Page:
Former chancellor Rishi Sunak once again topped the ballot among Tory MPs in the fourth round of voting, with 118 backing him – just shy of the number effectively guaranteeing him entry to the final phase.
But Ms Truss, the foreign secretary, picked up 15 votes to command the support of 86 Tory MPs, as the right of the party appears to be coalescing around her.
Penny Mordaunt increased her share by ten to sit on 92, while Ms Badenoch came last on 59 votes, meaning she has now been eliminated from the contest.
Ms Truss is believed to be more likely than Ms Mordaunt to pick up a significant number of those 59 votes during the final vote by MPs on Wednesday.
This momentum means the foreign secretary is now seen as the favourite to face Mr Sunak in the final two.
And while the former chancellor enjoys the support of more Tory MPs, it is party members who will ultimately decide the winner by postal ballot.
Polling by YouGov suggested Mr Sunak would lose against both of his remaining challengers in a vote by Tory members.
The survey of 725 party members had Ms Truss beating Mr Sunak by 54 per cent to 35 per cent and Ms Mordaunt beating him by 51 per cent to 37 per cent.
The current size of the Conservative membership is unknown, but at the last leadership election in 2019 there were around 160,000 members, meaning the polling is limited.
Earlier, Mr Sunak pledged to do “anything and everything” to strengthen the Union as he insisted only he can beat Labour at the next general election.
He raised the prospect of a deal between Labour and the SNP and pledged to “confront this threat early”.
Labour leader Sir Keir Starmer has repeatedly ruled out any deal or coalition with the SNP.
Mr Sunak said: “This leadership contest is about more than just being the leader of our party, it’s about becoming the custodian of our United Kingdom.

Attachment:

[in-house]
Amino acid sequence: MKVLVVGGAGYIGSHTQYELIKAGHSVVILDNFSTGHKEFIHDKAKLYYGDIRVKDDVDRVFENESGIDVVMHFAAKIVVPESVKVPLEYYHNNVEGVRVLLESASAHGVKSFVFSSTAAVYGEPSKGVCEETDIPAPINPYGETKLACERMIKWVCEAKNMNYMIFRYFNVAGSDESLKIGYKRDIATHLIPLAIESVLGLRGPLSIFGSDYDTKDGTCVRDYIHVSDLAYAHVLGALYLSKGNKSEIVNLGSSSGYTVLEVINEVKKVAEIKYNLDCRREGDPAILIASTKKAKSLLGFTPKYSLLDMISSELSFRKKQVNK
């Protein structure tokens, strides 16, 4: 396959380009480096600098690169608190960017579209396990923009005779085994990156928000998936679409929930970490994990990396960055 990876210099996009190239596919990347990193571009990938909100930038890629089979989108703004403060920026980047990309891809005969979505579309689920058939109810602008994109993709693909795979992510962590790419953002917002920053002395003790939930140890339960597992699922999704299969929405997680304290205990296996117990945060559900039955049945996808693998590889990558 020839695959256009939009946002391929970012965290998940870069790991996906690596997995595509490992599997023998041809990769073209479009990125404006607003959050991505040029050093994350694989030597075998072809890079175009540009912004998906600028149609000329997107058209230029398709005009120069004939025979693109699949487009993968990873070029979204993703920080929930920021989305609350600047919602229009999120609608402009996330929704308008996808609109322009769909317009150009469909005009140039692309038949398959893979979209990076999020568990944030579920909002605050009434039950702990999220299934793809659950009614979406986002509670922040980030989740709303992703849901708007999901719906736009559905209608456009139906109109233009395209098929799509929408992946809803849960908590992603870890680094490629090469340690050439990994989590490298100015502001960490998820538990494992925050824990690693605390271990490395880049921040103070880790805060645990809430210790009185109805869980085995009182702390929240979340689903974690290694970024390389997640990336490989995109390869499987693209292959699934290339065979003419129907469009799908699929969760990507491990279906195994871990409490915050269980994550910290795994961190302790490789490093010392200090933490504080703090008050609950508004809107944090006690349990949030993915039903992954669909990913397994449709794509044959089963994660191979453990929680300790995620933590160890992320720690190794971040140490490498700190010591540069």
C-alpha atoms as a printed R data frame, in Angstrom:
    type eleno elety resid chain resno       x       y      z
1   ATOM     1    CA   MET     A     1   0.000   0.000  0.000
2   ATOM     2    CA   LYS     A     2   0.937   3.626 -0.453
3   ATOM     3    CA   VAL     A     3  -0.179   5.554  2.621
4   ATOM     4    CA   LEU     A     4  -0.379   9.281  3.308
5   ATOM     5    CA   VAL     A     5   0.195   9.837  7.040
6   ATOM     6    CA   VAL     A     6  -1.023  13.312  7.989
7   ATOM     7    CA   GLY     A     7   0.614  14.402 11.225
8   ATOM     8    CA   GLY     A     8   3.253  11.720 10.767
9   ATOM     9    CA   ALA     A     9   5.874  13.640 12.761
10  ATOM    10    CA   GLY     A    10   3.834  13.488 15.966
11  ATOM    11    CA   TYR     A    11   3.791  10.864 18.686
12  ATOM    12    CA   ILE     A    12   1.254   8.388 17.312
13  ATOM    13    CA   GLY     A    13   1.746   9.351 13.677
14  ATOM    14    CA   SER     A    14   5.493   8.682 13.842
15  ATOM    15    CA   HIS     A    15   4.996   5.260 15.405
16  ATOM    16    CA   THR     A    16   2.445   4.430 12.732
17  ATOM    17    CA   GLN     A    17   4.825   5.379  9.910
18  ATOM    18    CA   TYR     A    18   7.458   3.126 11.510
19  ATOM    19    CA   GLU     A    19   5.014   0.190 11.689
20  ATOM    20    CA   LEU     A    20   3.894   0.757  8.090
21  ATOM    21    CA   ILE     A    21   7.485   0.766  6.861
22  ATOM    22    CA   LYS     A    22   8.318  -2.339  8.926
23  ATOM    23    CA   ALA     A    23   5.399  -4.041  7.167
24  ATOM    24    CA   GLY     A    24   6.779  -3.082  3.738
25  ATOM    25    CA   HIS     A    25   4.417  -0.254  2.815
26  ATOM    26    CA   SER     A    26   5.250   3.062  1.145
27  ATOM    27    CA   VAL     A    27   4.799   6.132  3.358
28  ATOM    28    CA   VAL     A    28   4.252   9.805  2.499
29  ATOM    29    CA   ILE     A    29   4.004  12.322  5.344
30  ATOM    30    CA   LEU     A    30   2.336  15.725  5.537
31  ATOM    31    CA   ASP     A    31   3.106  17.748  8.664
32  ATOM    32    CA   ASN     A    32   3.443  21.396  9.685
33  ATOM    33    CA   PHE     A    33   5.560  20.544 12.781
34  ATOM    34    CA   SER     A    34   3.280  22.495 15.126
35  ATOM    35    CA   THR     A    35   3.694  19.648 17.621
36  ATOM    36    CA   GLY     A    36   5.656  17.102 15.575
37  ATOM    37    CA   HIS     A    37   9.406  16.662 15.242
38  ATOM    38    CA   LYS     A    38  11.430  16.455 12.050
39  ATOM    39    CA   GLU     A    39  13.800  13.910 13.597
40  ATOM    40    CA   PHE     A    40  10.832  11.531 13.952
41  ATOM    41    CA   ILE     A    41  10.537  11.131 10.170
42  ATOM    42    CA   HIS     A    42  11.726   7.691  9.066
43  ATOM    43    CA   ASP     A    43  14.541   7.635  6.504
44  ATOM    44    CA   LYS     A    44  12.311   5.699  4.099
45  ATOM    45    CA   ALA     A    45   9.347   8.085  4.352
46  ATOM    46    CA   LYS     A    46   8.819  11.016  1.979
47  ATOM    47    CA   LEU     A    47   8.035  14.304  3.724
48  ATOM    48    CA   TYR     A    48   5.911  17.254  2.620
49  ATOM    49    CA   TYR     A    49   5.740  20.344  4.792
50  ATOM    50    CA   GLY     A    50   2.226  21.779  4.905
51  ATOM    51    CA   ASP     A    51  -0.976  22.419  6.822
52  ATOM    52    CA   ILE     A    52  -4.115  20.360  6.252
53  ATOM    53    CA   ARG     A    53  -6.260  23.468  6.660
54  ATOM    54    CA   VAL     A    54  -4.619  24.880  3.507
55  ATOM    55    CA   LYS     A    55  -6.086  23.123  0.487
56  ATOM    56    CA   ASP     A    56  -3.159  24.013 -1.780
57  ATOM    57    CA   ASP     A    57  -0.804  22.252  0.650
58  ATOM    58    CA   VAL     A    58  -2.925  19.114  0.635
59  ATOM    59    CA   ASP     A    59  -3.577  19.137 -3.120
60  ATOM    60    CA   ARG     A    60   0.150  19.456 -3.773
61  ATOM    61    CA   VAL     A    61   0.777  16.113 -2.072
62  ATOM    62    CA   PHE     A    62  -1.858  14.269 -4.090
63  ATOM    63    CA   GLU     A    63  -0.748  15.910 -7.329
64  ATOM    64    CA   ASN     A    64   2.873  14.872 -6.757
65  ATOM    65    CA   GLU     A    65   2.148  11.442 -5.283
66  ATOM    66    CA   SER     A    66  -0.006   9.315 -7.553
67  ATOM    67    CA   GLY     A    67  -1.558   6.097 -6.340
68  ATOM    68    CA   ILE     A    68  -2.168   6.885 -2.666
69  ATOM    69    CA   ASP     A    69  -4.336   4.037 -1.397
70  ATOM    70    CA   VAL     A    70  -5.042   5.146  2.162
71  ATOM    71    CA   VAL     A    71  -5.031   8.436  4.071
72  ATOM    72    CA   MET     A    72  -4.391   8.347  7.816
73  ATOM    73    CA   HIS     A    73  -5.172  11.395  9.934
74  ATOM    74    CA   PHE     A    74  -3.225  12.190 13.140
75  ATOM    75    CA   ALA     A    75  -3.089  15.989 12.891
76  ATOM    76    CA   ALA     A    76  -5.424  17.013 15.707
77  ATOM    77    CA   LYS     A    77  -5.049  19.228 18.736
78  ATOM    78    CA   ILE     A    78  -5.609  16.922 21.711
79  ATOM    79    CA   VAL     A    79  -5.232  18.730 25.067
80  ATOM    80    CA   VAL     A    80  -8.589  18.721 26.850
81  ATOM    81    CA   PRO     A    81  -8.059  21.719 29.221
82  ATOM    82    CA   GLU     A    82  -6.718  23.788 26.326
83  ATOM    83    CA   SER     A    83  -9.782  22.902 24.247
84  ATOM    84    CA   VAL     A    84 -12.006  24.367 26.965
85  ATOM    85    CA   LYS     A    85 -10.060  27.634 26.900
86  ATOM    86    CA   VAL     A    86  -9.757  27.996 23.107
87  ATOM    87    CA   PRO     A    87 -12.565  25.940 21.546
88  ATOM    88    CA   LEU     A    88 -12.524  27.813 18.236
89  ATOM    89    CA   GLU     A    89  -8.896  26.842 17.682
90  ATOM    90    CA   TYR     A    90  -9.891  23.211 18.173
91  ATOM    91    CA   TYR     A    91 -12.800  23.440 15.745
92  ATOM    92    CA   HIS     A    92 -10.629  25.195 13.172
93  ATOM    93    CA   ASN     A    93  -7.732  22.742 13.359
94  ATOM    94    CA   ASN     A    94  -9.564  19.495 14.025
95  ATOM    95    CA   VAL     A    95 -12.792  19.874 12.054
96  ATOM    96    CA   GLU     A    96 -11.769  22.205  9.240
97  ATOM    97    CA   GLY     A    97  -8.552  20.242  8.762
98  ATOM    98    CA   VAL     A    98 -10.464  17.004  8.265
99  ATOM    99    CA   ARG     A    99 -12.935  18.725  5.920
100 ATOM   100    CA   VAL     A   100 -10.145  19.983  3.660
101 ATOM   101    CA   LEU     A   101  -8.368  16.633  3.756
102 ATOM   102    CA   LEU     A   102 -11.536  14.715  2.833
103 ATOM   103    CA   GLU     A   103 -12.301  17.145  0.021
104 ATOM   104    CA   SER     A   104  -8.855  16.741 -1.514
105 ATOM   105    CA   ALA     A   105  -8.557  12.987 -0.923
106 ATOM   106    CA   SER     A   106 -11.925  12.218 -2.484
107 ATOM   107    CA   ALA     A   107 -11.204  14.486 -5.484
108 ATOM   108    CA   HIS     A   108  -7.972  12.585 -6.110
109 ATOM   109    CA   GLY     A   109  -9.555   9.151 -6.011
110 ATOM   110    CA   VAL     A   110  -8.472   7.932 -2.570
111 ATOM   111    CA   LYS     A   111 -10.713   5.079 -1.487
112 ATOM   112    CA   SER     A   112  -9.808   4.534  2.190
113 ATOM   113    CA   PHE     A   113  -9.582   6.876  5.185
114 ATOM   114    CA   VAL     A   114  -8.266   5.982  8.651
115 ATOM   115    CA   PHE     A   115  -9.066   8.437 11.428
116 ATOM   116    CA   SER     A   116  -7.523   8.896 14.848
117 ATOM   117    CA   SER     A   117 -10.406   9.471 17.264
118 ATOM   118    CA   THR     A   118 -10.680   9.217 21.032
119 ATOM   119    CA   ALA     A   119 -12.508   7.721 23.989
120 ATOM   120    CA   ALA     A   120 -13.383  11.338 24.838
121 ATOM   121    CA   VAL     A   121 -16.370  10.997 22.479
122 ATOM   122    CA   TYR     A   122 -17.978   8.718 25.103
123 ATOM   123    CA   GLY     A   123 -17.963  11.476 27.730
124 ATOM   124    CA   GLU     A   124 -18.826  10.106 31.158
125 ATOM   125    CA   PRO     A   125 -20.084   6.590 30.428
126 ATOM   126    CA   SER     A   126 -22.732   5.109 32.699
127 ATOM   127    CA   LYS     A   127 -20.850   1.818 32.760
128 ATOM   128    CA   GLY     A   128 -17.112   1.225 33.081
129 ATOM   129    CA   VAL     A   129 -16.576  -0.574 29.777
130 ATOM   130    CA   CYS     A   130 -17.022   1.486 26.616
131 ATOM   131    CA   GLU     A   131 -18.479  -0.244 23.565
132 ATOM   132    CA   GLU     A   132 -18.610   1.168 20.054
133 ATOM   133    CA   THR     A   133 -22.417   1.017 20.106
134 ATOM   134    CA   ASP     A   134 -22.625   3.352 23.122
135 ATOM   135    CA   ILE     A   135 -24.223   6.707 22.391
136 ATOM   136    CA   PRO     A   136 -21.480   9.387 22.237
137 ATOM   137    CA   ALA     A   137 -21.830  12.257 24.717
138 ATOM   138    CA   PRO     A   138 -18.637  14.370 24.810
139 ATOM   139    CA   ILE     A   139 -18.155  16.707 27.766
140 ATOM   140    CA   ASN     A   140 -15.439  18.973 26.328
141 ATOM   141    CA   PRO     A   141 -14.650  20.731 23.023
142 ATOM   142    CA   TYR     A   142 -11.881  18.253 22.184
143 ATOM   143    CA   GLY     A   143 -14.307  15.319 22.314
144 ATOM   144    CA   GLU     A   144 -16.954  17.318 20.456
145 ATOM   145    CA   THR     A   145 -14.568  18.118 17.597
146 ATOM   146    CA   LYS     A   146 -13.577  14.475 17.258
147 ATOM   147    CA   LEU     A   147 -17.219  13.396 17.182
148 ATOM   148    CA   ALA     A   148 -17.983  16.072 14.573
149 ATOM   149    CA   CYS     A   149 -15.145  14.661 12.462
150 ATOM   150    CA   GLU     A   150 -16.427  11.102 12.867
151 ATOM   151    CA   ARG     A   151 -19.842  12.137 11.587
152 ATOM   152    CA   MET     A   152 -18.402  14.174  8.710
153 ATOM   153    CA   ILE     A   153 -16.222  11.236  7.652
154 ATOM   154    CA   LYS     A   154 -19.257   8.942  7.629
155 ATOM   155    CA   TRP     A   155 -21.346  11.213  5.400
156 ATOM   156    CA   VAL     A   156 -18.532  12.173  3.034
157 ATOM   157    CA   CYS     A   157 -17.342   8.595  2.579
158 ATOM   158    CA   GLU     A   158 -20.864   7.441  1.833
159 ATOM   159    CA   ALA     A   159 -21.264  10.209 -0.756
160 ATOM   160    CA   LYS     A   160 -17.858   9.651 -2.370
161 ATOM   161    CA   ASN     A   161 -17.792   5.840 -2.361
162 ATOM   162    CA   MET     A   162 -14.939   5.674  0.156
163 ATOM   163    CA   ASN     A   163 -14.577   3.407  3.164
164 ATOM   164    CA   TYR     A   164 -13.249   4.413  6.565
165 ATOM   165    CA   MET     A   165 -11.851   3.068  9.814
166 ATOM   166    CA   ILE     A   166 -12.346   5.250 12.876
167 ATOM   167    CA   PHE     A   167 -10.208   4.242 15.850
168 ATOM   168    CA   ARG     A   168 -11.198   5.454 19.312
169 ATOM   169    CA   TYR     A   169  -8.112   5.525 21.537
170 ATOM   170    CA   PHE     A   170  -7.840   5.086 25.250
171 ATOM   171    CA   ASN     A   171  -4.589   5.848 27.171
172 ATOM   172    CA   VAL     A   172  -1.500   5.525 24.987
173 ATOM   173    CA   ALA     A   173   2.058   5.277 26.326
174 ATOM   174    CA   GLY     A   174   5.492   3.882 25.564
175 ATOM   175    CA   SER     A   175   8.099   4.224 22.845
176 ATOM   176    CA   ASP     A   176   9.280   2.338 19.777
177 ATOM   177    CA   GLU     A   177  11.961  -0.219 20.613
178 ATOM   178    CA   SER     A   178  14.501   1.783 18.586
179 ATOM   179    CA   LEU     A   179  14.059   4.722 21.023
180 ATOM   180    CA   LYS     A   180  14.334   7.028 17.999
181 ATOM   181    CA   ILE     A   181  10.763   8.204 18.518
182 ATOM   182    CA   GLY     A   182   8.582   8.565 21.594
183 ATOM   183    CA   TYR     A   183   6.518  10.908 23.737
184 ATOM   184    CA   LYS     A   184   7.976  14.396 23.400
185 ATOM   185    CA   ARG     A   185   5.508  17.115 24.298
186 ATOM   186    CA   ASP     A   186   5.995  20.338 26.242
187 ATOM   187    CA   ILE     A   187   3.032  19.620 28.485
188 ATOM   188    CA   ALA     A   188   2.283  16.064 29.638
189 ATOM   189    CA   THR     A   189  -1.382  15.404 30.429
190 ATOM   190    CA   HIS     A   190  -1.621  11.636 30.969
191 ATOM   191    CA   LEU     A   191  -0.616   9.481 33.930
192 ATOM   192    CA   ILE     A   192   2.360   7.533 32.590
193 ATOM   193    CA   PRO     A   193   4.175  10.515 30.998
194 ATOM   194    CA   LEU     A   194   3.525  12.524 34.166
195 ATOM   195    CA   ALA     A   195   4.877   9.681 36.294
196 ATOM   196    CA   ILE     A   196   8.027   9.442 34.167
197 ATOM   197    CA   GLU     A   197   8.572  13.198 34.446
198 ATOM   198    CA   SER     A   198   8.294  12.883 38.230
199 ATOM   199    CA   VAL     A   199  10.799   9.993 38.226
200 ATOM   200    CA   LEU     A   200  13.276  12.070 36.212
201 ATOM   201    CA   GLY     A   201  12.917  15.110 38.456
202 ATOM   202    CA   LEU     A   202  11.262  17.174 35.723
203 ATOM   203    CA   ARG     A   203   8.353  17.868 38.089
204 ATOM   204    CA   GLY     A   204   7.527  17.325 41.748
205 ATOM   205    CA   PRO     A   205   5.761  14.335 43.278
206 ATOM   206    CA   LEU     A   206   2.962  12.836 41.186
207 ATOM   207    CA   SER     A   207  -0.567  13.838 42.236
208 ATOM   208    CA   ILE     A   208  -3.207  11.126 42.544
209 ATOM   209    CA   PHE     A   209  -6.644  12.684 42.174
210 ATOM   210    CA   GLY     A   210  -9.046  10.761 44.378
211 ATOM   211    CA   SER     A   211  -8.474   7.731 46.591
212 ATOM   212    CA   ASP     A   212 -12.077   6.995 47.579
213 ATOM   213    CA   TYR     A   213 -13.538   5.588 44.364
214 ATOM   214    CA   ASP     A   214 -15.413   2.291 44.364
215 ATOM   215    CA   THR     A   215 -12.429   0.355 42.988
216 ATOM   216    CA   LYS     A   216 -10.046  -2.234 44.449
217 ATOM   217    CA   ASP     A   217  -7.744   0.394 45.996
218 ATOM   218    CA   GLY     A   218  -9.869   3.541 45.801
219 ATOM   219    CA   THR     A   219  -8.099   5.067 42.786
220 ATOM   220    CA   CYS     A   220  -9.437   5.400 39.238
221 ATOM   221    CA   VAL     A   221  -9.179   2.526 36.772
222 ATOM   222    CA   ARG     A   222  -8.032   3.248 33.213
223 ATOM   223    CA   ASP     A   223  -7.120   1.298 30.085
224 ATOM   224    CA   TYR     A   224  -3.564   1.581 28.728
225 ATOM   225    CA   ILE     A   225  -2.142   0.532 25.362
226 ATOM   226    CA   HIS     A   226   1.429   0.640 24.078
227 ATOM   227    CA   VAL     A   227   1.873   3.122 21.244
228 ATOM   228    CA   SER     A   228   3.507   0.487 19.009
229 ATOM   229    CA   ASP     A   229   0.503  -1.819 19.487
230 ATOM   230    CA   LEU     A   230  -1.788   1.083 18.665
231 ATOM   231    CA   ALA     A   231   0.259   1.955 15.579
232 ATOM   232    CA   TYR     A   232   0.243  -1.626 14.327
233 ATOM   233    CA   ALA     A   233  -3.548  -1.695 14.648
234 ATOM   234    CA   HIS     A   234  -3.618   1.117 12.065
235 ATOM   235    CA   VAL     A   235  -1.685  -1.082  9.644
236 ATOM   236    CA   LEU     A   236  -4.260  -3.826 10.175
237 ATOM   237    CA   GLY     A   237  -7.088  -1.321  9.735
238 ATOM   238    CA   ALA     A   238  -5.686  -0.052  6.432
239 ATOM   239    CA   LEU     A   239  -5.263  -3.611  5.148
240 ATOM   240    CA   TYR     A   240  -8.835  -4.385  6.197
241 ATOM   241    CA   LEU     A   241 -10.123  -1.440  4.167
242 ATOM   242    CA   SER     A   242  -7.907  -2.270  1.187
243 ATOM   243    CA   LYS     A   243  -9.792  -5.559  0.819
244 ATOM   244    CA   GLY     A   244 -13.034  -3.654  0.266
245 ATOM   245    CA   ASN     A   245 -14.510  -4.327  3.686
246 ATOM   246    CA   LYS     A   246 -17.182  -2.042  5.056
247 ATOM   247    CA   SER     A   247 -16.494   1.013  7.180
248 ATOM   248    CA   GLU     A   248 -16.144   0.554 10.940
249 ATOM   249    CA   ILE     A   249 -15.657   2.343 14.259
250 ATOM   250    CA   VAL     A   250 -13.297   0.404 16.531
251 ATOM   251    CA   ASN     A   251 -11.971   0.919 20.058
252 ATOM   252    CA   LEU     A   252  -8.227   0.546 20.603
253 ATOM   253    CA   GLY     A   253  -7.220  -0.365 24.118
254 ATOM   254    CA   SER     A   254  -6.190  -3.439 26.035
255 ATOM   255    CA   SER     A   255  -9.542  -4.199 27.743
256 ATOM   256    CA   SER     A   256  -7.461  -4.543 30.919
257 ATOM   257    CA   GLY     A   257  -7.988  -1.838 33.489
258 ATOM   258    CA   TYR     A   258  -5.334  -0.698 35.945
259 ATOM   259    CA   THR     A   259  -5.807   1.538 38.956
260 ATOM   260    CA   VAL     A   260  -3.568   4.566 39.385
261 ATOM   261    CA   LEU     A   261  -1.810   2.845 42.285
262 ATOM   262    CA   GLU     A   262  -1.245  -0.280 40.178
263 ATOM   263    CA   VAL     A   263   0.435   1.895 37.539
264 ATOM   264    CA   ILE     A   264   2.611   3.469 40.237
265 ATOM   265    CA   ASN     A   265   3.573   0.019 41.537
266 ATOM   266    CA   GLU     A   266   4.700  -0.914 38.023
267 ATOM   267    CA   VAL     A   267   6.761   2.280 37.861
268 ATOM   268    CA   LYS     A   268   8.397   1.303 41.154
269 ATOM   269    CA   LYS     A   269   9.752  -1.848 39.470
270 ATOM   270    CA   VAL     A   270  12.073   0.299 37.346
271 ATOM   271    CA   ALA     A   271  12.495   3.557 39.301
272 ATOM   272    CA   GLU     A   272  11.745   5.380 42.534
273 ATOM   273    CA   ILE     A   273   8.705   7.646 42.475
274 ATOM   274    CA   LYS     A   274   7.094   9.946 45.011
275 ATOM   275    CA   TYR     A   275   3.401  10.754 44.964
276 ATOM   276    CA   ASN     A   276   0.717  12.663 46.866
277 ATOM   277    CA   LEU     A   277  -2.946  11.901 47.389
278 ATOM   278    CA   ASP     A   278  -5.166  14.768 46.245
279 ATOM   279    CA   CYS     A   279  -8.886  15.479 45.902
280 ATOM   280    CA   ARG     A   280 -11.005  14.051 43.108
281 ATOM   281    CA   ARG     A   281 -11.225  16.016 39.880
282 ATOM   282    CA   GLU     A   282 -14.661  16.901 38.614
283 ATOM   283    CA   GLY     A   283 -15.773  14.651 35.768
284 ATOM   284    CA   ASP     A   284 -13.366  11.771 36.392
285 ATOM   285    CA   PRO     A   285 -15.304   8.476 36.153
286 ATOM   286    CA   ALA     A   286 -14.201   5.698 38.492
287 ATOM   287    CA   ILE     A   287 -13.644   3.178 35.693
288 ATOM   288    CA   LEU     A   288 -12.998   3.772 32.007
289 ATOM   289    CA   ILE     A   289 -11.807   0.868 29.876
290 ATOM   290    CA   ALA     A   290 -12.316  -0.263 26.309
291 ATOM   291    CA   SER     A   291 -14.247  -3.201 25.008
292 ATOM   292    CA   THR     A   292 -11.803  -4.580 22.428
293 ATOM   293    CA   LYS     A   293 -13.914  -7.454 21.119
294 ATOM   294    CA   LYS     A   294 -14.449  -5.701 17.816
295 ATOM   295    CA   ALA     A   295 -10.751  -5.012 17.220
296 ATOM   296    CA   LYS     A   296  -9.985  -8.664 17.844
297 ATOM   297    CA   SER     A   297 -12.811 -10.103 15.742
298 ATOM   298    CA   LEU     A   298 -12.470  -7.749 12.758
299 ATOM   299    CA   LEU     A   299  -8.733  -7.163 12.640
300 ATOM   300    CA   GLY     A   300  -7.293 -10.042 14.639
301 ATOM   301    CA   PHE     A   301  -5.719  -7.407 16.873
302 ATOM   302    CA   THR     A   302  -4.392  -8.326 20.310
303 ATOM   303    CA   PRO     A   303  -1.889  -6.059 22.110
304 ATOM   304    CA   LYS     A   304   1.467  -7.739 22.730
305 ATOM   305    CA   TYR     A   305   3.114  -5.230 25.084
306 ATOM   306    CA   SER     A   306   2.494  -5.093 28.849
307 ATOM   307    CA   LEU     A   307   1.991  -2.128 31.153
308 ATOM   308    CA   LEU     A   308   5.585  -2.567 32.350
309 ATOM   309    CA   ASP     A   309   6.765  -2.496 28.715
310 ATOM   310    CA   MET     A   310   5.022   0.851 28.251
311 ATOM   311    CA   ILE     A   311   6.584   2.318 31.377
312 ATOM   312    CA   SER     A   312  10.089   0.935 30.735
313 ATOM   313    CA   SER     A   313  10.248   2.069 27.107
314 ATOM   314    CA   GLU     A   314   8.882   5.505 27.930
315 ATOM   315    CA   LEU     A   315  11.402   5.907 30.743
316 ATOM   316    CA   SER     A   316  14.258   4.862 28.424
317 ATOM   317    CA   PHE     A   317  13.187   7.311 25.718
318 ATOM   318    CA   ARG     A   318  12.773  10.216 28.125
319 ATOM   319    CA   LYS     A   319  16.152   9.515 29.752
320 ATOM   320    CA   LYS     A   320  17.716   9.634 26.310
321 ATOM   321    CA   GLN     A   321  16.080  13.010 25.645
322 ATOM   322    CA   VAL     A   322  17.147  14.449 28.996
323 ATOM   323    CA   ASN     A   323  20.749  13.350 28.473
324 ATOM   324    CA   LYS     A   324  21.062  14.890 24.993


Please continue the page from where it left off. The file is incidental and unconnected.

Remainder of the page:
“We can’t rule out a deal between the Labour Party and the Scottish Nationalists at the next general election, so it’s important that we confront this threat early.
“This means a UK Government who is willing to roll up their sleeves and get stuck into creating jobs, growth and prosperity in all corners of the UK, from Llandudno to Perth, Belfast to Birmingham.
“There is nothing more Conservative than our precious Union, and everything great that we have achieved we have done so as one family.
"For all of these reasons, my Government will do anything and everything to protect, sustain and strengthen it.”
Mr Sunak said he would abandon Westminster’s “devolve and forget” mentality and instead oversee the most active UK-wide Government in decades.
He also ruled out agreeing to another independence referendum.
Ms Mordaunt, the trade minister, said: “We are so nearly across the finish line. I am raring to go and excited to put my case to members across the country and win.”
She thanked Ms Badenoch, the former equalities minister, and praised her “fresh thinking and bold policies” in a possible pitch to begin winning over her now-floating voters.
Ms Truss earlier promised to increase defence spending by 2030 and strengthen the intelligence services.
Her campaign urged Ms Badenoch’s supporters to unite behind the foreign secretary.
A spokeswoman said: “Kemi Badenoch has run a fantastic campaign and contributed enormously to the battle of ideas throughout this contest.
“Now is the time for the party to unite behind a candidate who will govern in a Conservative way and who has shown she can deliver time and again.
“Liz has a bold new economic agenda that will immediately tackle the cost-of-living crisis, boost economic growth and continue leading the global fight for freedom in Ukraine.”
Ms Badenoch said she was “grateful” to the Tory MPs and party members who had backed her campaign.